As ubiquitous as “dank” may be in cannabis culture, it's a term with many meanings. Dank can refer to the high quality of a particular product and a specific aroma of cannabis. Recent research has even revealed that dank is in fact a precise combination of terpenes present in particular cultivars of marijuana — like OG Kush and Diesel to name two strains. But what does the word dank mean exactly?
What is dank slang for?
As per the Oxford Dictionary, the definition of dank is "unpleasantly moist." It was first used in Middle English, and is thought to be of Scandinavian origin. Dank maintained its meaning well into the rise of underground cannabis culture when the term "dank weed" began to describe high-quality marijuana.
Dank first appeared on the website Urban Dictionary in 2003 as a slang word for "sticky, hairy, stinky, and highly potent marijuana." Dank has since evolved to be the popular descriptor for high-quality, desirable cannabis that most consumers know today. Consumers today ask for dank weed when they want a strain with an unmistakable, pungent, gassy aroma and a high-potency experience.
Is dank a good thing?
The quality of a particular strain of marijuana is always subject to the consumer's preference, yet many users share the sentiment that dank weed is indeed desirable. Recent research, too, has isolated the compounds that make up dank weed.
Cannabis is a unique plant in its ability to produce endless varieties of aromas and flavors with remarkable depth and complexity. The thousands of strains on the market today evolved not only in potency but in fragrance, many of which are difficult to describe. Dank is elusive, and yet most consumers can open a bag of weed and unmistakably identify dank by its overwhelming gassy pungency.
The researchers at ABSTRAX recently conducted a study to determine what terpenes, cannabinoids, and other chemicals make up a metric they call "the Gas Factor," the gassy, diesel-esque smell of dank weed that could be measured. The team used advanced 3D gas chromatography to study traditionally dank strains (such as OG Kush and Diesel) and uncover what properties actually make them dank. During the study, ABSTRAX identified more than 200 compounds that worked together to create the complex, nuanced aroma of the most dank marijuana on the market.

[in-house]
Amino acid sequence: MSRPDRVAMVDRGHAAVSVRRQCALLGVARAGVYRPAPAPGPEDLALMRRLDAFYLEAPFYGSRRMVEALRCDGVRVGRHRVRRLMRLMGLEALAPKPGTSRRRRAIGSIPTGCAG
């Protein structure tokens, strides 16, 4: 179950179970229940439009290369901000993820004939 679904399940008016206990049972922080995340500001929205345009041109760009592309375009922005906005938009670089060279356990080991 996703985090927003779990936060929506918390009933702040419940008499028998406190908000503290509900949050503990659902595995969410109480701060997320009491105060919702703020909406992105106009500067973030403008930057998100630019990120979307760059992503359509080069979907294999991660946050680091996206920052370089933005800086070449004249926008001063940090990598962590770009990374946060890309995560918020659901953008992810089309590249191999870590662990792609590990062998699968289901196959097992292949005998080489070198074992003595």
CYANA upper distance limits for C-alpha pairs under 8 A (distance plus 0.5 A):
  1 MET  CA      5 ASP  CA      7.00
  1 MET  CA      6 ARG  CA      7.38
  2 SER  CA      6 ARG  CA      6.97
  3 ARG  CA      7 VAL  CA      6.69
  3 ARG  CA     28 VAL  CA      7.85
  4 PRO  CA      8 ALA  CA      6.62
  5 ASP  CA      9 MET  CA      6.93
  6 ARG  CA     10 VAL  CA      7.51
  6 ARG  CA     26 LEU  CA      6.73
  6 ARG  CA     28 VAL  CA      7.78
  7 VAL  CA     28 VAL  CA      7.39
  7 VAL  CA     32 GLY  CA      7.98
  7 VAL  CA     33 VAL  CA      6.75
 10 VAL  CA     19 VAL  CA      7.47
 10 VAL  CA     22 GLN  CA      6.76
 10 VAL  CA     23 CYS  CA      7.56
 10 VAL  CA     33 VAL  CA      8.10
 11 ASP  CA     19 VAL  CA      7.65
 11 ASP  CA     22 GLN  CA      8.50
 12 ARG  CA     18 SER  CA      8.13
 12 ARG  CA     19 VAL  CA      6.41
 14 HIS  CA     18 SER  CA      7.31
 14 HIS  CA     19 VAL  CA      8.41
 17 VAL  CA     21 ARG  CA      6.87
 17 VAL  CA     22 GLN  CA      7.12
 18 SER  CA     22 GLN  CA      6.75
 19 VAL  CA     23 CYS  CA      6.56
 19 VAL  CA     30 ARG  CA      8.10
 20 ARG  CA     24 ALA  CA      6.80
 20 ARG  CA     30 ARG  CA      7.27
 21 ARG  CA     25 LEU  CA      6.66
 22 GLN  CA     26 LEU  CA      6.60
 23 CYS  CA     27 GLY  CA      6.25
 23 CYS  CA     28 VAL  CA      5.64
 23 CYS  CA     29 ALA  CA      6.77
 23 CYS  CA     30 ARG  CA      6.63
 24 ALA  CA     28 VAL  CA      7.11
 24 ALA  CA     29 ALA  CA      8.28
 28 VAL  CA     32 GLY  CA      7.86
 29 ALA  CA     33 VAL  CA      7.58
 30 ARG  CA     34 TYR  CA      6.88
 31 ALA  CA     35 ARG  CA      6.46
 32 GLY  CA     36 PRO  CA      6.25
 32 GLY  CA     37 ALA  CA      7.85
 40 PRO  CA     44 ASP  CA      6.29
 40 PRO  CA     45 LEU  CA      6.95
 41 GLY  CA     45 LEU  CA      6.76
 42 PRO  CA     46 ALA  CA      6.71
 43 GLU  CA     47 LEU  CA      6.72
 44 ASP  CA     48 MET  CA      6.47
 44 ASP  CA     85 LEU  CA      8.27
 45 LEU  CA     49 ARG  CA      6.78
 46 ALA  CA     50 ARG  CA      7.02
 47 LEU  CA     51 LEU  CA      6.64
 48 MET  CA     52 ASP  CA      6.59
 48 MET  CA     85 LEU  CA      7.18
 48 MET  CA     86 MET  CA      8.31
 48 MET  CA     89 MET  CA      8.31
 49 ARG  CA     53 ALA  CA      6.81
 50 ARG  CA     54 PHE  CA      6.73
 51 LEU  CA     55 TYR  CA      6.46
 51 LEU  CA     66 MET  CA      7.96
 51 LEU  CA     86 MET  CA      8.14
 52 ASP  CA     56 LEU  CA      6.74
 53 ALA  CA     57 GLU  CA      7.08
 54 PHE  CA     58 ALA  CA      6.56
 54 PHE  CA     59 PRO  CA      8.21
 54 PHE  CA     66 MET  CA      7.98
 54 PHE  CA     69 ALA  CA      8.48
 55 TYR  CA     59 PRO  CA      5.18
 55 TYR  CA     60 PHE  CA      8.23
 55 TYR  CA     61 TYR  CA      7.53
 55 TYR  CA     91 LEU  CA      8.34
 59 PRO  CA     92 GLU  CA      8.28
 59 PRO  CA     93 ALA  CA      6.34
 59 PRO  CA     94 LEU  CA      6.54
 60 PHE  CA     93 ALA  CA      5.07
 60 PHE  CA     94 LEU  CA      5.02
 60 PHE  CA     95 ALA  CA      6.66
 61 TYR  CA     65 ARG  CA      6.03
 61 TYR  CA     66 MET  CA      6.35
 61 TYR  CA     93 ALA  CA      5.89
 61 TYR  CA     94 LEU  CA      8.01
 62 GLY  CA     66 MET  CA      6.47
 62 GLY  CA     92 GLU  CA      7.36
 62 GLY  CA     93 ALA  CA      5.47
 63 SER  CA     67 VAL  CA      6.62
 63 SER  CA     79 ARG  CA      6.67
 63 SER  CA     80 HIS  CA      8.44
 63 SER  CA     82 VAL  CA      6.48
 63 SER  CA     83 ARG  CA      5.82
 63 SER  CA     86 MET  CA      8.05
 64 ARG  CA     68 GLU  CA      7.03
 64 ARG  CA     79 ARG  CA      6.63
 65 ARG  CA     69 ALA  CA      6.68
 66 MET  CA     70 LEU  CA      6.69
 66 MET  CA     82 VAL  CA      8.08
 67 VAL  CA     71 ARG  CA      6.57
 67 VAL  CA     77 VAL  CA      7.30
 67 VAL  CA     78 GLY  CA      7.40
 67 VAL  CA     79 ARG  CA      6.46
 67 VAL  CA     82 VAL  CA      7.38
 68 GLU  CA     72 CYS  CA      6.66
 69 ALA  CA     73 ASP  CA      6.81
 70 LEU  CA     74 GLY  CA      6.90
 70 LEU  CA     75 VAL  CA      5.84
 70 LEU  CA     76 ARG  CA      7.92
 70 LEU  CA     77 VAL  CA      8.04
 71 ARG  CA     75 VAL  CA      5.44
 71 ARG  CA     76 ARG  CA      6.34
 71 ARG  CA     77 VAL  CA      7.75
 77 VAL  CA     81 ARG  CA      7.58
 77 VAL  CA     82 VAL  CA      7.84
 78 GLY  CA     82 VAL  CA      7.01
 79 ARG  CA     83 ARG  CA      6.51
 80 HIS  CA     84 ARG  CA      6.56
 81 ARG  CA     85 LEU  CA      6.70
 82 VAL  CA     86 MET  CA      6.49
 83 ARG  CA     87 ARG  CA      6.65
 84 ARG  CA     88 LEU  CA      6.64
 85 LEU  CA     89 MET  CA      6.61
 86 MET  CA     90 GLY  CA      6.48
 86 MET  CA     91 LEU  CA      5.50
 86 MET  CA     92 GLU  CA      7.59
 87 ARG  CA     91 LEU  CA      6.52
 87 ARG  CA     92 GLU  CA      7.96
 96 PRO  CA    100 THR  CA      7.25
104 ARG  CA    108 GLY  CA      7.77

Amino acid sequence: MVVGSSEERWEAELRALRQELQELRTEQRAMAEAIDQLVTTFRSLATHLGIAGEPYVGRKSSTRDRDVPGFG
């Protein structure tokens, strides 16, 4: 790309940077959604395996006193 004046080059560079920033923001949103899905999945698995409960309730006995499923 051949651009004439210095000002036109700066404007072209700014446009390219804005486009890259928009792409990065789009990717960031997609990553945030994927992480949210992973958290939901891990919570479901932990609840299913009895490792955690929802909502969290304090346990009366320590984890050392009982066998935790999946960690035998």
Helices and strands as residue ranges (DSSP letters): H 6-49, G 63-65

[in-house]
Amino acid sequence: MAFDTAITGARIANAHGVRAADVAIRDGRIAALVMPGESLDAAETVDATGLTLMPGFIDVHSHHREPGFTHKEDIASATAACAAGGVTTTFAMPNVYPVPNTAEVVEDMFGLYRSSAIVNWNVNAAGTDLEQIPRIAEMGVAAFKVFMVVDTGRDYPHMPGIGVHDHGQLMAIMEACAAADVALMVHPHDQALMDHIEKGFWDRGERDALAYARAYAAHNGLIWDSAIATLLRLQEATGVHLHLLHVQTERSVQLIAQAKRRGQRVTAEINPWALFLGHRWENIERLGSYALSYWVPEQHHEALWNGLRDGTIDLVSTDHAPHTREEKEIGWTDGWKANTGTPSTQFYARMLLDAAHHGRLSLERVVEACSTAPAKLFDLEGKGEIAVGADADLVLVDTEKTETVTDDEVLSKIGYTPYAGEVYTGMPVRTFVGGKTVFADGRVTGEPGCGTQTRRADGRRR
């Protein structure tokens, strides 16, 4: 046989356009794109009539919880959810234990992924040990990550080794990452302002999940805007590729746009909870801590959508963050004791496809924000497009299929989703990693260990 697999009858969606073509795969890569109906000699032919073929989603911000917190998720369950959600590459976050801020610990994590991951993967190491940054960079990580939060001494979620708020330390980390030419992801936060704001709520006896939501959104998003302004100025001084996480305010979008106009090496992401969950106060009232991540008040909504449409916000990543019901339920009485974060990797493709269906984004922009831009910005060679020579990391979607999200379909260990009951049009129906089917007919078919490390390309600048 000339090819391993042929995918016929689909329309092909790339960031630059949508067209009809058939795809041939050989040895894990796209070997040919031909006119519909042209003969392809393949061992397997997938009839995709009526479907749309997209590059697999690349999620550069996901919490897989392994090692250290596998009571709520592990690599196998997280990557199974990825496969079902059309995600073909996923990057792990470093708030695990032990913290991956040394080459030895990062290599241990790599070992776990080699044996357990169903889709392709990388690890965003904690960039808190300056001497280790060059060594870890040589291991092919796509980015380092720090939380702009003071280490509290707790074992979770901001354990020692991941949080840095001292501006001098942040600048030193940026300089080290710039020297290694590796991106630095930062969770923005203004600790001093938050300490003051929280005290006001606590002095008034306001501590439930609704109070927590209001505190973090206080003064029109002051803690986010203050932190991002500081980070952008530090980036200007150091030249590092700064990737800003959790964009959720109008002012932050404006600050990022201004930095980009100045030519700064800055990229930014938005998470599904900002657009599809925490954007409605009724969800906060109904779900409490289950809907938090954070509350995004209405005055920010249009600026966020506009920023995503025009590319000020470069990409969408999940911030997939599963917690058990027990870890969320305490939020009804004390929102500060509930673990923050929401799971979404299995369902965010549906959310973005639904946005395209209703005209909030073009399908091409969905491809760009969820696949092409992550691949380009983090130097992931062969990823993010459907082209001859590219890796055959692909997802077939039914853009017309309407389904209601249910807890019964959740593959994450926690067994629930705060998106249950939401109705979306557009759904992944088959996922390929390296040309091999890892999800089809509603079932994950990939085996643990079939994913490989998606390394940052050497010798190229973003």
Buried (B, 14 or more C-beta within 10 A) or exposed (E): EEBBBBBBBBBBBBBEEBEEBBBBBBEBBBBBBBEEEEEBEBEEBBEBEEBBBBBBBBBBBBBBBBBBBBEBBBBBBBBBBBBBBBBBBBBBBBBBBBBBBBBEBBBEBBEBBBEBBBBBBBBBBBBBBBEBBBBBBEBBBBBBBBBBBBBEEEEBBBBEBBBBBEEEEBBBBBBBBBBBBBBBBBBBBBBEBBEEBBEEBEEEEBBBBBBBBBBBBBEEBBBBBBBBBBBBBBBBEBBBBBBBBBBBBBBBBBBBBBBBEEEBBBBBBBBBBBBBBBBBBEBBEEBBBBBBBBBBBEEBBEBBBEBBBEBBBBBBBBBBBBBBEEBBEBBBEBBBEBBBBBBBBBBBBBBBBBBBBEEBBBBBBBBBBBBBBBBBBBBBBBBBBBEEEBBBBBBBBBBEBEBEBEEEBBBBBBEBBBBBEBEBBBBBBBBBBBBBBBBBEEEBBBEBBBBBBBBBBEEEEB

Further, ABSTRAX was able to directly correlate the presence, amount, and intermingling of certain compounds in a cannabis strain with desirable aromas — in other words, what about the flower gives it its dank smell. The more of these specific compounds a strain has, the danker it is.
The ABSTRAX study also found that dank cannabis loses its aroma over time. This holds true with other studies observing the lifespan and degradation of cannabinoids and terpenes after exposure to light and heat.
Is dank indica or sativa?
In short, dank is neither indica nor sativa. While consumers and dispensaries still find these blanket terms useful, the words "indica" and "sativa" really only describe what the plant looks like as it's growing — not the effects you can expect to feel.
Research increasingly suggests that the presence and combination of various compounds, including the hundreds discovered by ABSTRAX, contribute both to a strain's scent and the different psychoactive effects that cannabis provides, a phenomenon otherwise known as the entourage effect.
The terpenes in a cannabis strain work together with THC and other cannabinoids to create a unique cocktail of a cannabis experience with every bud. Consumers sense this instinctively; dispensary-goers are often drawn to a particular strain of weed by its aroma over any other attribute. The nose also knows whether a cultivar is of low quality. Brick weed often smells moldy and unpleasant, repelling the senses.
Let's return to the question of whether dank is indica or sativa. Dank most often refers to cannabis that exudes a gassy, pungent aroma that's signature of most OG strains. OG Kush is one of the cannabis' community's most beloved varieties. Most OGs share commonly reported effects, including sedating relaxation and a physical "stoned" feeling. These effects align with what many consumers associate with indica, so dank weed could indeed be considered as such.
However, the many cannabis hybrids on the market have produced dank strains with the energizing effects characteristic of a classic sativa as well. With so many cultivars on the market, there's a good chance any strain could contain the compounds that produce dank's gassy aroma.
When dank is used to describe high-quality bud in general, it's more challenging to determine what kind of psychoactive experience the strain in question will provide. But that shouldn't stop you from seeking out the dankest of the dank and discovering what works best for you.